The California Institute for Medical Research (CIMR) and Riptide Bioscience, Inc. announce the publication of a research study demonstrating remarkable efficacy for Riptide’s drug candidate RP557 in recurrent vaginal fungal infections. The study, entitled “Designed Antimicrobial Peptides for Recurrent Vulvovaginal Candidiasis Treatment,” appears in the August 2019 issue of Antimicrobial Agents and Chemotherapy, a publication of the American Society for Microbiology (https://aac.asm.org).
Surveys show that about 75% of women develop vaginal candidiasis at some point in their lifetime, and recurrent vulvovaginal candidiasis (RVVC), characterized by four or more infections per year, afflicts an estimated 6% of all women every year.
“This is an indication with great unmet need,” explained Dr. David A. Stevens, President of CIMR in San Jose, Professor Emeritus at Stanford Medical School, and senior author of the study report. “There are no therapeutics currently approved for the treatment of RVVC. The over-the-counter and prescription topical drugs commonly used, such as miconazole, are ineffective against resistant fungi, which are a rapidly growing source of these infections. An oral drug, fluconazole, is sometimes prescribed, but two-thirds of patients still have their infections recur. Also, the FDA has noted a risk of oral fluconazole inducing birth defects in pregnancy. Since most RVVC patients are of childbearing potential, that’s a real concern.” Dr. Hasan Nazik of CIMR also collaborated in this study.
In a series of tests on common strains of resistant fungi, including C. albicans, C. krusei and C. tropicalis, Riptide’s drug candidates inhibited fungal growth at lower concentrations than fluconazole. In animal models, the lead candidate RP557 performed equally well to topical miconazole; oral fluconazole was shown to be completely ineffective. “Those are important results given that RP557 is much less susceptible to the development of bacterial resistance,” explained the study’s first author, Dr. Kathryn Woodburn, Vice President of Riptide. “Almost 60% of infections by the most common pathogen C. albicans are already miconazole-resistant, and that figure will likely continue to increase.”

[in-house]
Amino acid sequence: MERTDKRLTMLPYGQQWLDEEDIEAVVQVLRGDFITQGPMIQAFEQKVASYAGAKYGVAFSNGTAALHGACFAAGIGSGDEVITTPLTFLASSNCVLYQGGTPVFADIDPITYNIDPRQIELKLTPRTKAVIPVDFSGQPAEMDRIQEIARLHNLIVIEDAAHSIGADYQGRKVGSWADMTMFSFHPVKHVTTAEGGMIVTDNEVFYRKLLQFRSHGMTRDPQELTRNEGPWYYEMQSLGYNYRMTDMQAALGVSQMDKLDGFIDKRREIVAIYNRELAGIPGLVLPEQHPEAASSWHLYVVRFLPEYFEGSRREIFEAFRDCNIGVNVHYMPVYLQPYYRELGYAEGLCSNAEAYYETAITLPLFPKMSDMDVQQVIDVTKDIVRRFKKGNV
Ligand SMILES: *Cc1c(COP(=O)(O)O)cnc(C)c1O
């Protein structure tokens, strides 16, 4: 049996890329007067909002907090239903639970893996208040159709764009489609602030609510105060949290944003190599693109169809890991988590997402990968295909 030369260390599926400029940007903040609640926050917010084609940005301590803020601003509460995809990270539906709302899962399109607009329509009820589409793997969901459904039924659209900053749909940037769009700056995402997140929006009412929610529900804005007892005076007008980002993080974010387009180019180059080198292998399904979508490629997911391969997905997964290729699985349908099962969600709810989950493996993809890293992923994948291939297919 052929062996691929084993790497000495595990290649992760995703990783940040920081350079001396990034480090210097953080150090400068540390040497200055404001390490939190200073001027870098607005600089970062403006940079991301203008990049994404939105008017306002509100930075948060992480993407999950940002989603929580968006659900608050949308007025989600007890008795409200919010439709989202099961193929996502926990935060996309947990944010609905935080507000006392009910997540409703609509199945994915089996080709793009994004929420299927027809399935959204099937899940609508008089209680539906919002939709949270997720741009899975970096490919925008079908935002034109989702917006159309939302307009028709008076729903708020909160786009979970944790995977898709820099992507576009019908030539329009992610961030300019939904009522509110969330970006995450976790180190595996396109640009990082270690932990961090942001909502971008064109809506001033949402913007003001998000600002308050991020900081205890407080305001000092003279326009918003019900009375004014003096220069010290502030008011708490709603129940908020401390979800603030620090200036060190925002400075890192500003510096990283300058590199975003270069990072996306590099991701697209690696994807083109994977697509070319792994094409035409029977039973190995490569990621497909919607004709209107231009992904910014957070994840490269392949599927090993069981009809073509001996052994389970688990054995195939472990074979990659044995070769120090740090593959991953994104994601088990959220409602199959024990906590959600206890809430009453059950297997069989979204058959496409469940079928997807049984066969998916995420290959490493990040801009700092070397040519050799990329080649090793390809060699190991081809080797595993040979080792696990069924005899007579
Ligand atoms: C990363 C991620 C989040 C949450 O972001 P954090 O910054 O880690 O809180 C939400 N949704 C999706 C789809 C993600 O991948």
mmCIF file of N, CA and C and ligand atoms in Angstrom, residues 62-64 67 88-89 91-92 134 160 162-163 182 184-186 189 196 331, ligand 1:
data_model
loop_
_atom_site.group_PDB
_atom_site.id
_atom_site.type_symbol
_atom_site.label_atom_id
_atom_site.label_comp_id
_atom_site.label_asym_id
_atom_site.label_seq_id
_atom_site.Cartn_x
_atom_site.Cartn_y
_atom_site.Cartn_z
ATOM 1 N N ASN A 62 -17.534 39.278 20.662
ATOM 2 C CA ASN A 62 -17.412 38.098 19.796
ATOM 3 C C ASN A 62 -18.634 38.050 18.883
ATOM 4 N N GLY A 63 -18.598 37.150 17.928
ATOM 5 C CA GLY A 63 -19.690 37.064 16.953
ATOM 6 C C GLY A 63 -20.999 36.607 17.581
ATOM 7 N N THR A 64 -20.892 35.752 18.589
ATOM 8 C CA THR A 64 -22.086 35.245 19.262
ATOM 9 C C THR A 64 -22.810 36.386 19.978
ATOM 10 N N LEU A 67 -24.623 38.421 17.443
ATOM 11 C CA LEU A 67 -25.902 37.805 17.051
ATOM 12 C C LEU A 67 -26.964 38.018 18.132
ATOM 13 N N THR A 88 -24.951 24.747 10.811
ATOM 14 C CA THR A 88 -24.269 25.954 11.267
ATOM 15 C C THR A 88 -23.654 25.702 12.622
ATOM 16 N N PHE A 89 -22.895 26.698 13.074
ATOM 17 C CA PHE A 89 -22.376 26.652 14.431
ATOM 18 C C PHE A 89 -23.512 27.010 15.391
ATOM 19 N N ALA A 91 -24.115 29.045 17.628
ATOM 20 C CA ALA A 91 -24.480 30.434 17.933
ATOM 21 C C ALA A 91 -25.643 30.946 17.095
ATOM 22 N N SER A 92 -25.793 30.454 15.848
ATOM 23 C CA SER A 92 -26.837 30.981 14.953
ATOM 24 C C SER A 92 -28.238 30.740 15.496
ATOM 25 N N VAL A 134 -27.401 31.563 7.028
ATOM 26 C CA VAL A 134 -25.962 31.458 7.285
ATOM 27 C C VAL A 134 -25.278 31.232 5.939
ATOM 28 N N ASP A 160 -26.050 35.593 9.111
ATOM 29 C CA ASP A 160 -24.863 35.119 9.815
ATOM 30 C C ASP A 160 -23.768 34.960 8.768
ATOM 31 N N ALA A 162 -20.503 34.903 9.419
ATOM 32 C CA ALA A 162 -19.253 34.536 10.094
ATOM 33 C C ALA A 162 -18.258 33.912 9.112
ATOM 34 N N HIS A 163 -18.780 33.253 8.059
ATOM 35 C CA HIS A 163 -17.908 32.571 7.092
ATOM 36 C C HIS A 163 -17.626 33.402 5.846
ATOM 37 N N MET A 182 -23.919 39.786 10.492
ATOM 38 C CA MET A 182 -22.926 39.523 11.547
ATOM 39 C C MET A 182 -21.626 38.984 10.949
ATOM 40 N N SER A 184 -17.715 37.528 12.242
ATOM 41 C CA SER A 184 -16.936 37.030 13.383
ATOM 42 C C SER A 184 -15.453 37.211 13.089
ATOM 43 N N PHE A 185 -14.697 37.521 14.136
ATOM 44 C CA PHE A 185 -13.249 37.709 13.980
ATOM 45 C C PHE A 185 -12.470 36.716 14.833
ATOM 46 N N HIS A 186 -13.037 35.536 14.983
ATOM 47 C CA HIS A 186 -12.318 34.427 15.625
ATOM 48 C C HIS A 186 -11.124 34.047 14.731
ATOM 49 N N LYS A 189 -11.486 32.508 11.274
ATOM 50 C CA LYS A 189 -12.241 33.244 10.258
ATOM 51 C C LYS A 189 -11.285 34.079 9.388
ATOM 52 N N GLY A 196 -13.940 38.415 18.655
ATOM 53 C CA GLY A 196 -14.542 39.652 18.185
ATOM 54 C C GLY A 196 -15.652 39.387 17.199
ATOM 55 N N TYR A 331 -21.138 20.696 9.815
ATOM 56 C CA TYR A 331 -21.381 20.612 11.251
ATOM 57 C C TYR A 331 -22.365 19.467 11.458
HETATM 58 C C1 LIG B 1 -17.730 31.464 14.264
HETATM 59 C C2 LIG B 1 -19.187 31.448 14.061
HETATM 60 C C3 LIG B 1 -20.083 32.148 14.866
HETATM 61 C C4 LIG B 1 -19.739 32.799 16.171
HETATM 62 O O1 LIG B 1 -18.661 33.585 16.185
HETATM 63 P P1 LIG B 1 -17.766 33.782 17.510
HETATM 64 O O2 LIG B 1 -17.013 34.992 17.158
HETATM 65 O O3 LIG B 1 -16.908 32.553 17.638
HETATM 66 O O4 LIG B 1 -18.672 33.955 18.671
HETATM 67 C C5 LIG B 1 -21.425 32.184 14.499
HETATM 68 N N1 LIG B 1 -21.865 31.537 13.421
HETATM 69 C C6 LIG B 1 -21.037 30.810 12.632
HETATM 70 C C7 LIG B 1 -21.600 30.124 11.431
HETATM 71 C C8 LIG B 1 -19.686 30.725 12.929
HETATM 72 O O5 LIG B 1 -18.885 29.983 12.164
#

“Another key advantage of this approach is its effectiveness against biofilm,” commented Dr. L. Edward Clemens, study co-author and Riptide Principal Scientist. “Pathogenic fungi, like many strains of bacteria, excrete a protective film which shields them from the effects of antibiotics. It’s been shown in this study that these drug candidates readily penetrate biofilm, and in fact also retard its formation.”
The drug candidates evaluated in the study are the culmination of several decades of rational design and iteration by Riptide co-author and Chief Science Officer Dr. Jesse Jaynes, of Tuskegee University, Alabama. Jaynes commented, “These drugs are engineered analogues of peptides synthesized by horseshoe crab, a “living fossil” that is among the most ancient animals still extant. These organisms have been fighting off infections for hundreds of millions of years and have gotten pretty good at it.”
The publication of this research study, in the major scholarly journal devoted to antimicrobials, was an international collaborative effort, involving not only Vallejo, Stanford and San Jose, California, and
Tuskegee, Alabama, but also researchers in electron microscopy, under Prof. Lydia Joubert, at Stellenbosch University in South Africa.
Woodburn concluded, “We’re extremely excited that RP557, in particular, has extraordinary efficacy with very low toxicity for host tissues, as demonstrated in the study, and should be a logical candidate to advance to clinical trials. In an indication with extreme need and few current therapeutic solutions, we think there is potential to make dramatic steps forward in clinical treatment.”